agriculture, Environment

Facing lawsuit, NC Department of Agriculture agrees to provide public records without exorbitant fees

Steven Troxler, commissioner of the NC Department of Agriculture and Consumer Services. Under pressure, the department has changed its records policy to make it easier for people to access public information. (Photo: NCDACS)

Under the McCrory administration, it was pain-staking, if not impossible to pry public records from the hands of state agencies; requests for the taxpayer-funded information languished for months, even years.

Yet since Gov. Cooper took office, most of these departments have been more responsive and forthcoming with providing public taxpayer-funded information — with one notable exception: the NC Department of Agriculture.

Now the agriculture department has agreed to change its records policy, after reaching a settlement with the Southern Environmental Law Center and the Waterkeeper Alliance.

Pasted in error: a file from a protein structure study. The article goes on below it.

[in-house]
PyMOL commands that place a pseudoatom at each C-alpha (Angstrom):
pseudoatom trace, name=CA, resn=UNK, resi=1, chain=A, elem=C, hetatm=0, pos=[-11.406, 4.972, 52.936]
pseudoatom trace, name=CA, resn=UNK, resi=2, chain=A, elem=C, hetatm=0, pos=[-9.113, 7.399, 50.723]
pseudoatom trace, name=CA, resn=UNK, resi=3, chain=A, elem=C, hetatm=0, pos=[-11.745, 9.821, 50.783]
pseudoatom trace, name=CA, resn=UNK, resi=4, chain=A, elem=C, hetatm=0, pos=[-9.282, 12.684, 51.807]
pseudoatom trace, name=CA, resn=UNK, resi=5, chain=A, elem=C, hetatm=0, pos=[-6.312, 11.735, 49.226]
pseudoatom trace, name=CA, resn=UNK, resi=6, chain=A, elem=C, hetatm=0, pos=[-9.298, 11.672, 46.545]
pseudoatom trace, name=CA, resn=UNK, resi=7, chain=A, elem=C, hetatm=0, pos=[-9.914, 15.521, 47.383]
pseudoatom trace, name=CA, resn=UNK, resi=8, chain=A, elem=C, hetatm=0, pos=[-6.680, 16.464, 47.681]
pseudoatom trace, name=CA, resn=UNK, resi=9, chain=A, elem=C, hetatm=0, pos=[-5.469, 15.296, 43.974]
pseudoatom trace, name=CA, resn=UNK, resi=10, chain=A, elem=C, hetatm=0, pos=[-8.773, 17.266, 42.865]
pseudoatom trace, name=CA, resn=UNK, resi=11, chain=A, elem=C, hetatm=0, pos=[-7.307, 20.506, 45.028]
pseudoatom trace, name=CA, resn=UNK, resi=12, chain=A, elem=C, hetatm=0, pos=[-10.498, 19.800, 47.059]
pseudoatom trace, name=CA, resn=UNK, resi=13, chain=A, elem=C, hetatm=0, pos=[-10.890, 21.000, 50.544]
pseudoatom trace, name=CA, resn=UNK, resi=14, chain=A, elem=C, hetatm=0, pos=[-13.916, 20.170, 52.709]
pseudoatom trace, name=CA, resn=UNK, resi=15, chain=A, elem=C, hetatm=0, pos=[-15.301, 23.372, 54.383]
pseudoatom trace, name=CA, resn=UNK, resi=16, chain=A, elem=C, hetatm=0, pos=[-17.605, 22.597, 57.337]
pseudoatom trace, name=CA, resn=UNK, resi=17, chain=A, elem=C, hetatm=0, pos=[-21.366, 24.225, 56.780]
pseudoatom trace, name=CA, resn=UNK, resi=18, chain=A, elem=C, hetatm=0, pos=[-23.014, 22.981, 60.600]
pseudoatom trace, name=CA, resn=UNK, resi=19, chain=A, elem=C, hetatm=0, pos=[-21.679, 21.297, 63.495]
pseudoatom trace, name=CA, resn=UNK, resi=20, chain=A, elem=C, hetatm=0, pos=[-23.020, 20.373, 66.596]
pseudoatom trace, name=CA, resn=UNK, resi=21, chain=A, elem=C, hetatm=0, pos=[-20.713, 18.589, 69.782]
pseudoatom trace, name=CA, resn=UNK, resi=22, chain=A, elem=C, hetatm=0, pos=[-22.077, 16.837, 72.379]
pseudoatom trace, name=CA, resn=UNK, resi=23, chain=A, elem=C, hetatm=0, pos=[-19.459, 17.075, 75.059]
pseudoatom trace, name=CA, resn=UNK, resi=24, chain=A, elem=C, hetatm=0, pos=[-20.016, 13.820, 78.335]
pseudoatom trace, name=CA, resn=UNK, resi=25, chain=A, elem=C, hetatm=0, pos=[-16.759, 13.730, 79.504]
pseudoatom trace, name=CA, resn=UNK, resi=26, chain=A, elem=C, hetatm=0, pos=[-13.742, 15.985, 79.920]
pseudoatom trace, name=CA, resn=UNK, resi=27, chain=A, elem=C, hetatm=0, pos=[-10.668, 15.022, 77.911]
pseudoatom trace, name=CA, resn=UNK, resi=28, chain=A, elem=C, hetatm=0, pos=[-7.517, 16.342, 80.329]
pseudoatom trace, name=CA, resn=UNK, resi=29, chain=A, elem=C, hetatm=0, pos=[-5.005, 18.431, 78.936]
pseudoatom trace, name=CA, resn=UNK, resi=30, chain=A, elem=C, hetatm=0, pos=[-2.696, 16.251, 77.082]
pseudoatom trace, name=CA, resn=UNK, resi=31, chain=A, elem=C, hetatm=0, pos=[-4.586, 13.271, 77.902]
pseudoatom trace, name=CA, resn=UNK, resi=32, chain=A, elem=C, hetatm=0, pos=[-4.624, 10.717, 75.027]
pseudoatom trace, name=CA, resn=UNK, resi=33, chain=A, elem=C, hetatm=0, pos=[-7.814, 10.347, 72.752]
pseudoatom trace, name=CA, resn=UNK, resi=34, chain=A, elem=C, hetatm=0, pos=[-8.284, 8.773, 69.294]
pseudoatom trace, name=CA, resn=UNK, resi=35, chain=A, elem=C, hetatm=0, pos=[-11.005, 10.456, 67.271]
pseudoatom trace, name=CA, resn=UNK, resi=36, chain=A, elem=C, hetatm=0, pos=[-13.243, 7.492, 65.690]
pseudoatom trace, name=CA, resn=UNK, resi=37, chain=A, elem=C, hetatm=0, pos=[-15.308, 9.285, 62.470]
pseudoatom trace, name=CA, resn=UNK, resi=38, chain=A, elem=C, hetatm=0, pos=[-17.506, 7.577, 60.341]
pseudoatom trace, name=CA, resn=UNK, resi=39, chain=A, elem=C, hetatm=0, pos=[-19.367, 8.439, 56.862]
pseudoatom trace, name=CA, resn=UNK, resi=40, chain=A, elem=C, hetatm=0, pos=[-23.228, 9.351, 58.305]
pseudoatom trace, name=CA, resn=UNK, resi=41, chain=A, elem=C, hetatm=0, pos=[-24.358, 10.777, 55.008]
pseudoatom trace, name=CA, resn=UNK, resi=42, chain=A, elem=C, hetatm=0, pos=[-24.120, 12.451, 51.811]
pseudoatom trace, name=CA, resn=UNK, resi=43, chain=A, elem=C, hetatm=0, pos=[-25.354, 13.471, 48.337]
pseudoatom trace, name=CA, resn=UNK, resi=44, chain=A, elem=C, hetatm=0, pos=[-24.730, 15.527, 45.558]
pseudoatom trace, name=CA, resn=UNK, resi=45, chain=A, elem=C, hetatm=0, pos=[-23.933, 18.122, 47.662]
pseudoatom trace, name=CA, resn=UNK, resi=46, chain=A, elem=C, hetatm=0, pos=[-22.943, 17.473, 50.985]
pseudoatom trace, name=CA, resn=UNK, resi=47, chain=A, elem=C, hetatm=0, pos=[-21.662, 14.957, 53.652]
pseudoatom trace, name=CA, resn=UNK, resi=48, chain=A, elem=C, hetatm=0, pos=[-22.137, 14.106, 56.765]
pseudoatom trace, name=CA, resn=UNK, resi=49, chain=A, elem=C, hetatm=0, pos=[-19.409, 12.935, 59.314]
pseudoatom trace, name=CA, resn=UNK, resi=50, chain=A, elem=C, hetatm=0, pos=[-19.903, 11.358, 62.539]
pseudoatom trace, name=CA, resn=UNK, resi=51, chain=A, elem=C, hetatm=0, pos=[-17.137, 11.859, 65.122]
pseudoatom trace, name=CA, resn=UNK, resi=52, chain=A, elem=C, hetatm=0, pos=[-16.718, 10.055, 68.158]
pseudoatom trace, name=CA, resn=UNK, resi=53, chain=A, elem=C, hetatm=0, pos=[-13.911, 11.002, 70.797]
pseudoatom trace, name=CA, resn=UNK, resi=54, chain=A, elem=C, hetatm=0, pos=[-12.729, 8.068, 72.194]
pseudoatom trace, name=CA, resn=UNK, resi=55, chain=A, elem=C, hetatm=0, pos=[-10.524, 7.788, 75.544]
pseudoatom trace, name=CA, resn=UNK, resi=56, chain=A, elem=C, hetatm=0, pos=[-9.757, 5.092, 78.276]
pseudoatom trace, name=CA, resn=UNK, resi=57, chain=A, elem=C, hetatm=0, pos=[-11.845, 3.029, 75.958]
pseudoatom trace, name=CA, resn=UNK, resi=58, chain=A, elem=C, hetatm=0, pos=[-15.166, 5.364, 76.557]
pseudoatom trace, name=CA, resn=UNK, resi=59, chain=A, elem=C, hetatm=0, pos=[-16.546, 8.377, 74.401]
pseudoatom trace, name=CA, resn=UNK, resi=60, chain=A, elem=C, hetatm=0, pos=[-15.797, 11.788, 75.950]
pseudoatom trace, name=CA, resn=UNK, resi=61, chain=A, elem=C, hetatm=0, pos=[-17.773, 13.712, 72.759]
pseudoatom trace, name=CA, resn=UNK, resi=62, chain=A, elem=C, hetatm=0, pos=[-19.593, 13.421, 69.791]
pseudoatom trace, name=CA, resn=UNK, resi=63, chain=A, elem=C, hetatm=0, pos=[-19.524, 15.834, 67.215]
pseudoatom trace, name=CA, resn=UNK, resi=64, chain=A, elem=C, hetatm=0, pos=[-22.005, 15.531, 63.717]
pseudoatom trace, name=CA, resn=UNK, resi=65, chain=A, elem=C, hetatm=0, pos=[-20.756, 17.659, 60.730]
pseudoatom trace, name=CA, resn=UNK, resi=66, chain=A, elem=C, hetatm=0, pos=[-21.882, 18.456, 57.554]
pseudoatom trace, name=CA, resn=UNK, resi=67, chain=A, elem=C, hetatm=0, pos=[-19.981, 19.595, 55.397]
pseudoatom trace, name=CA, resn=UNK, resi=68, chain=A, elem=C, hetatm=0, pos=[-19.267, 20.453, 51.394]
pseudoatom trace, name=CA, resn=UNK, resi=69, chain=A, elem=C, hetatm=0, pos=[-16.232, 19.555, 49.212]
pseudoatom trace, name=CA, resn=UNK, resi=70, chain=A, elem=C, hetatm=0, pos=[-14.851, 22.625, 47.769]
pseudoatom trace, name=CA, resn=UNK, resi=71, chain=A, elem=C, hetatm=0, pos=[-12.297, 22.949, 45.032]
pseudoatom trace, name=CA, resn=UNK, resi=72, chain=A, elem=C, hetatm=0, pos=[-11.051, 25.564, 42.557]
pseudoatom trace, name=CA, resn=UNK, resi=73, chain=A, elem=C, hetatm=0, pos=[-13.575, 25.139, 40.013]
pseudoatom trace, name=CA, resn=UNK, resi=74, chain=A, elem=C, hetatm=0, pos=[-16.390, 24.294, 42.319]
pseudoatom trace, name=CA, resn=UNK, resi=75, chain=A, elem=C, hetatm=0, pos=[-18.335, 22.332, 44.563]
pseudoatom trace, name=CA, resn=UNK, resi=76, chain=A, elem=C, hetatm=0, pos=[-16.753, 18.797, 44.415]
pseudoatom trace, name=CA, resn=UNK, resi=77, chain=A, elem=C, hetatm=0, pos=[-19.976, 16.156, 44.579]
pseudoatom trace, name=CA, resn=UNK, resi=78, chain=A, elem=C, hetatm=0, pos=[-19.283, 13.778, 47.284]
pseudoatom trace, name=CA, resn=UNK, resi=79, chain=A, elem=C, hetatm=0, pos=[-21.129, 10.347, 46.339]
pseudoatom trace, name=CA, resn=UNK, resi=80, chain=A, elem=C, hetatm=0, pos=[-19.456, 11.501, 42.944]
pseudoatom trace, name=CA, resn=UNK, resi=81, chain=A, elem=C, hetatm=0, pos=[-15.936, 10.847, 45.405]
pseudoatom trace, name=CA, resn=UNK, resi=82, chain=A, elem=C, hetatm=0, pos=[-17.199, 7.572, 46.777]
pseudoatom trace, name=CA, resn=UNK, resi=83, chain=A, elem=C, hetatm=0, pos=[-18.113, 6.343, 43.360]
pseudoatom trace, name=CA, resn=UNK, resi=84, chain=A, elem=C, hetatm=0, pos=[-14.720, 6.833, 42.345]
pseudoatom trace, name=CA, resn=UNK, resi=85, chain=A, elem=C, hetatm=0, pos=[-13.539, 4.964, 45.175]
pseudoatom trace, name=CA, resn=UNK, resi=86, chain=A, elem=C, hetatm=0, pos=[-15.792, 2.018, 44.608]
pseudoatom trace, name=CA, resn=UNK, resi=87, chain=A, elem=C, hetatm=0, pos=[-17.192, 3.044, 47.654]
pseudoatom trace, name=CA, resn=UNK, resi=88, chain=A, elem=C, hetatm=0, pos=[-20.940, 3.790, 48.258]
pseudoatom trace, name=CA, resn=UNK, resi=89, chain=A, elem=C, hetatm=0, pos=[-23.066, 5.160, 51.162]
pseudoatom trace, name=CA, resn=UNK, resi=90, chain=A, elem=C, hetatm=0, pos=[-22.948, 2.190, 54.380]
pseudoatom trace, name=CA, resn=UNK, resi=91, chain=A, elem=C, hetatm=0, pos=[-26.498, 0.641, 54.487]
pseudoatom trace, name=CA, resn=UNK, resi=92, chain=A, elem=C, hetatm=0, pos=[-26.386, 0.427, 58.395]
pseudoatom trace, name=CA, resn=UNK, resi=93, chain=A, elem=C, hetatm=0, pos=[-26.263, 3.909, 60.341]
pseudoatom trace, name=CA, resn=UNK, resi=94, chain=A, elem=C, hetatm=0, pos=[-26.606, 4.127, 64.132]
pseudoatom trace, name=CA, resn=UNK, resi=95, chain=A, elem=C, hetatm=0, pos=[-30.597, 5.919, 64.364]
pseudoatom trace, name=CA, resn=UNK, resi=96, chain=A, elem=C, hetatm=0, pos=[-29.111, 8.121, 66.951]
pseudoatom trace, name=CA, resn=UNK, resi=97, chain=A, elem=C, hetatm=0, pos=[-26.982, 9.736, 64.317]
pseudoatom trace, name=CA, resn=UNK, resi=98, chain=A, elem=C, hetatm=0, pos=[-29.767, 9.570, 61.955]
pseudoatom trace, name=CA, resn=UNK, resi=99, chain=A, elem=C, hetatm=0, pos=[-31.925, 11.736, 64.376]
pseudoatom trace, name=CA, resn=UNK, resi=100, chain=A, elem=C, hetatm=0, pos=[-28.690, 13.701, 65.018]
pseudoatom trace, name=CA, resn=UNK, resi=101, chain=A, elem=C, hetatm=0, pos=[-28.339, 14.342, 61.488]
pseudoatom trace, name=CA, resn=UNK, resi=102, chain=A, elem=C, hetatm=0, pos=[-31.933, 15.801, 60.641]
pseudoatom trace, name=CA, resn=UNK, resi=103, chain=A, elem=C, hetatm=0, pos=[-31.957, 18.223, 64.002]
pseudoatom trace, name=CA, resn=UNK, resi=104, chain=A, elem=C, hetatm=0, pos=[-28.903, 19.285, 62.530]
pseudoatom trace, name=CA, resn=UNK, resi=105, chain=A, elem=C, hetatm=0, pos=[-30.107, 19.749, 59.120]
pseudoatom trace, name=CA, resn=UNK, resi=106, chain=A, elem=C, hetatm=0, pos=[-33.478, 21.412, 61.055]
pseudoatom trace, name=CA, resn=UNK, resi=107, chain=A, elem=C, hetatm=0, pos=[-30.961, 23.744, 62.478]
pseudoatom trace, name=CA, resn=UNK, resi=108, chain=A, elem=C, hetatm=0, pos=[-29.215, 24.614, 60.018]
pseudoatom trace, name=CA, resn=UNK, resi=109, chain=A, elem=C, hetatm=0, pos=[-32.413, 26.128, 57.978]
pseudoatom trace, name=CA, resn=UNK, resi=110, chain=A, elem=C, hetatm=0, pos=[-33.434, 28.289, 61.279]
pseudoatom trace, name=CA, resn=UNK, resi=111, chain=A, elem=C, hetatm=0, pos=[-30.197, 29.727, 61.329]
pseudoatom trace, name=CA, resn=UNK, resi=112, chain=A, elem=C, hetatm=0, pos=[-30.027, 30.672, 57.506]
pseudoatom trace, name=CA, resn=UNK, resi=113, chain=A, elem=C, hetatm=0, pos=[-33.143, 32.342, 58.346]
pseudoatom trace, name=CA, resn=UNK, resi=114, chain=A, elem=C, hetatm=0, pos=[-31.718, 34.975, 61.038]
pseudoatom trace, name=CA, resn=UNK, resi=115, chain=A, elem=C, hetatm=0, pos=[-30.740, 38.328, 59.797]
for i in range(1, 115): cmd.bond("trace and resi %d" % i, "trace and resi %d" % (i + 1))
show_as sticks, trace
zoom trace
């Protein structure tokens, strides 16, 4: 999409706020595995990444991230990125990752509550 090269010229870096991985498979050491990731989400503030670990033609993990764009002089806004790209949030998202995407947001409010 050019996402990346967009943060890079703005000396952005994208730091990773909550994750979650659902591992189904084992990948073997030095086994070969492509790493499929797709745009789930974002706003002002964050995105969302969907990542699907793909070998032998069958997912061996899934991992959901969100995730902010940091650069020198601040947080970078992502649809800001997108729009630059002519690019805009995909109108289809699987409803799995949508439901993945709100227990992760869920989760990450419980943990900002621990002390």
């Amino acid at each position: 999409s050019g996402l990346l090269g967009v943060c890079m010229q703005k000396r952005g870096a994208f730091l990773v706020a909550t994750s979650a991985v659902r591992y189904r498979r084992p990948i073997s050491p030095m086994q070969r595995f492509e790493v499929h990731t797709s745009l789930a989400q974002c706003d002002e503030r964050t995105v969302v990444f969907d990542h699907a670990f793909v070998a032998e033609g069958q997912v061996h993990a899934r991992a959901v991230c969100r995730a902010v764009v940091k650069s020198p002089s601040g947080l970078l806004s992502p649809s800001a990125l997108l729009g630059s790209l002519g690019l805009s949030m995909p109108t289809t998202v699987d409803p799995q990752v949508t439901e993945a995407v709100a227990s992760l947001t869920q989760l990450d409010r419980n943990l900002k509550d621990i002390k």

In the agreement announced last week, the department will update its public records policy to stop charging fees for the inspection of public records, according to the SELC.

(These inspections don’t incur copying costs. Groups or individuals occasionally bring their own portable scanners to preserve the records on their personal computers.)

Headed by Commissioner Steve Troxler, an anti-regulatory ally of McCrory, the department proposed charging the Waterkeeper Alliance $4,000 merely to inspect public records related to damage from Hurricane Matthew on hog and poultry farms.

As part of the agreement, the department will make that information available for free to the Waterkeeper Alliance and to reimburse the group for the costs of litigation.

Finally, under the settlement terms, the department will donate $2,000 to the Sunshine Center of the North Carolina Open Government Coalition – a nonpartisan group that advocates for public access to government activity, records and meetings.

The alliance had made the request to both the Department of Agriculture and the Department of Environmental Quality in January. DEQ produced the records without charge in March.

 

 

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